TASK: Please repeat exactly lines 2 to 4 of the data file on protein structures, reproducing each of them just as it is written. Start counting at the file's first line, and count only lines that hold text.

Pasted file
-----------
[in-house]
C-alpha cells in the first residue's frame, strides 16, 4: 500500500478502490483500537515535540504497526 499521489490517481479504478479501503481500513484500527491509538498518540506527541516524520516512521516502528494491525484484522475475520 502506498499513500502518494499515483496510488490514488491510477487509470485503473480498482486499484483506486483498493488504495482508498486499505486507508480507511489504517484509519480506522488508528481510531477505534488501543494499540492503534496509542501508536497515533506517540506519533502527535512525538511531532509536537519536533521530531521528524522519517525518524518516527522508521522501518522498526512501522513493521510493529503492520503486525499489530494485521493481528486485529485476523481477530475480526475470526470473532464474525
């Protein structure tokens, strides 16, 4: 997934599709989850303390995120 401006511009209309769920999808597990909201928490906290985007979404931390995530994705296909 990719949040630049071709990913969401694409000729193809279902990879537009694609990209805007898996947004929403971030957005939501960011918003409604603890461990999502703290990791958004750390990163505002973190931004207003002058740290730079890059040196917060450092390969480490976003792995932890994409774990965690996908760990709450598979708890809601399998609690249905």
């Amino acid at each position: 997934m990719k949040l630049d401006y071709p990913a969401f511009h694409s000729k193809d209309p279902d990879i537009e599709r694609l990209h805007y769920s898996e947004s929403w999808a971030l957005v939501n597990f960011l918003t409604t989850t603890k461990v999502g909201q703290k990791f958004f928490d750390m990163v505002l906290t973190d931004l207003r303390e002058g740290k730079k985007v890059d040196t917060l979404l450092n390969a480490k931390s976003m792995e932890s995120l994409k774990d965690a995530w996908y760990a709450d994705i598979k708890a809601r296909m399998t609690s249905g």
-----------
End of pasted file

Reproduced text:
C-alpha cells in the first residue's frame, strides 16, 4: 500500500478502490483500537515535540504497526 499521489490517481479504478479501503481500513484500527491509538498518540506527541516524520516512521516502528494491525484484522475475520 502506498499513500502518494499515483496510488490514488491510477487509470485503473480498482486499484483506486483498493488504495482508498486499505486507508480507511489504517484509519480506522488508528481510531477505534488501543494499540492503534496509542501508536497515533506517540506519533502527535512525538511531532509536537519536533521530531521528524522519517525518524518516527522508521522501518522498526512501522513493521510493529503492520503486525499489530494485521493481528486485529485476523481477530475480526475470526470473532464474525
């Protein structure tokens, strides 16, 4: 997934599709989850303390995120 401006511009209309769920999808597990909201928490906290985007979404931390995530994705296909 990719949040630049071709990913969401694409000729193809279902990879537009694609990209805007898996947004929403971030957005939501960011918003409604603890461990999502703290990791958004750390990163505002973190931004207003002058740290730079890059040196917060450092390969480490976003792995932890994409774990965690996908760990709450598979708890809601399998609690249905």
């Amino acid at each position: 997934m990719k949040l630049d401006y071709p990913a969401f511009h694409s000729k193809d209309p279902d990879i537009e599709r694609l990209h805007y769920s898996e947004s929403w999808a971030l957005v939501n597990f960011l918003t409604t989850t603890k461990v999502g909201q703290k990791f958004f928490d750390m990163v505002l906290t973190d931004l207003r303390e002058g740290k730079k985007v890059d040196t917060l979404l450092n390969a480490k931390s976003m792995e932890s995120l994409k774990d965690a995530w996908y760990a709450d994705i598979k708890a809601r296909m399998t609690s249905g």